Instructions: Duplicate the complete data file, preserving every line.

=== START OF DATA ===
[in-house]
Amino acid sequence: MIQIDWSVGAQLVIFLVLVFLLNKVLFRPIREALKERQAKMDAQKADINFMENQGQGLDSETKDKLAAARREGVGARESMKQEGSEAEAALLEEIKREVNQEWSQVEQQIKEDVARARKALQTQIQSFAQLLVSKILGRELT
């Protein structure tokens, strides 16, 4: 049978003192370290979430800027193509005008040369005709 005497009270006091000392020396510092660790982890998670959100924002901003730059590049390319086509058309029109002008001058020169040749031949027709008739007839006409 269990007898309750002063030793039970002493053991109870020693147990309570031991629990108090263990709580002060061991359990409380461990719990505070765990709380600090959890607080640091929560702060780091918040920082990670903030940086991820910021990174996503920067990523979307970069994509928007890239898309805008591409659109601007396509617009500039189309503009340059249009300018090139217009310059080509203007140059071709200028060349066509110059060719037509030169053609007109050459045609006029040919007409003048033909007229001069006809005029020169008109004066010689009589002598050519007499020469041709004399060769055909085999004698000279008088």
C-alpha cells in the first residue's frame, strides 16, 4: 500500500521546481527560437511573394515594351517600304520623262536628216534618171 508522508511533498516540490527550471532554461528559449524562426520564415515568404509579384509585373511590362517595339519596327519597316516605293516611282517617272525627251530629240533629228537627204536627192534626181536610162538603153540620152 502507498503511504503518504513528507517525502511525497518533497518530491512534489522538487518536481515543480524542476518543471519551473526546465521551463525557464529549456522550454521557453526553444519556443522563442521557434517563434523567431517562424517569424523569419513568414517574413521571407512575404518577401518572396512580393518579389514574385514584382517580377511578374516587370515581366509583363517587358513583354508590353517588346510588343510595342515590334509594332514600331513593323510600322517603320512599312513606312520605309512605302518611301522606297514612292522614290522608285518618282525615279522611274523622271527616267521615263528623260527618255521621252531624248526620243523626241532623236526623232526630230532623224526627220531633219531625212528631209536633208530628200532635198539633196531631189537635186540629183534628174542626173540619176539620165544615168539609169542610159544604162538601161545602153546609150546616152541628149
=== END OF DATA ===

[in-house]
Amino acid sequence: MIQIDWSVGAQLVIFLVLVFLLNKVLFRPIREALKERQAKMDAQKADINFMENQGQGLDSETKDKLAAARREGVGARESMKQEGSEAEAALLEEIKREVNQEWSQVEQQIKEDVARARKALQTQIQSFAQLLVSKILGRELT
């Protein structure tokens, strides 16, 4: 049978003192370290979430800027193509005008040369005709 005497009270006091000392020396510092660790982890998670959100924002901003730059590049390319086509058309029109002008001058020169040749031949027709008739007839006409 269990007898309750002063030793039970002493053991109870020693147990309570031991629990108090263990709580002060061991359990409380461990719990505070765990709380600090959890607080640091929560702060780091918040920082990670903030940086991820910021990174996503920067990523979307970069994509928007890239898309805008591409659109601007396509617009500039189309503009340059249009300018090139217009310059080509203007140059071709200028060349066509110059060719037509030169053609007109050459045609006029040919007409003048033909007229001069006809005029020169008109004066010689009589002598050519007499020469041709004399060769055909085999004698000279008088």
C-alpha cells in the first residue's frame, strides 16, 4: 500500500521546481527560437511573394515594351517600304520623262536628216534618171 508522508511533498516540490527550471532554461528559449524562426520564415515568404509579384509585373511590362517595339519596327519597316516605293516611282517617272525627251530629240533629228537627204536627192534626181536610162538603153540620152 502507498503511504503518504513528507517525502511525497518533497518530491512534489522538487518536481515543480524542476518543471519551473526546465521551463525557464529549456522550454521557453526553444519556443522563442521557434517563434523567431517562424517569424523569419513568414517574413521571407512575404518577401518572396512580393518579389514574385514584382517580377511578374516587370515581366509583363517587358513583354508590353517588346510588343510595342515590334509594332514600331513593323510600322517603320512599312513606312520605309512605302518611301522606297514612292522614290522608285518618282525615279522611274523622271527616267521615263528623260527618255521621252531624248526620243523626241532623236526623232526630230532623224526627220531633219531625212528631209536633208530628200532635198539633196531631189537635186540629183534628174542626173540619176539620165544615168539609169542610159544604162538601161545602153546609150546616152541628149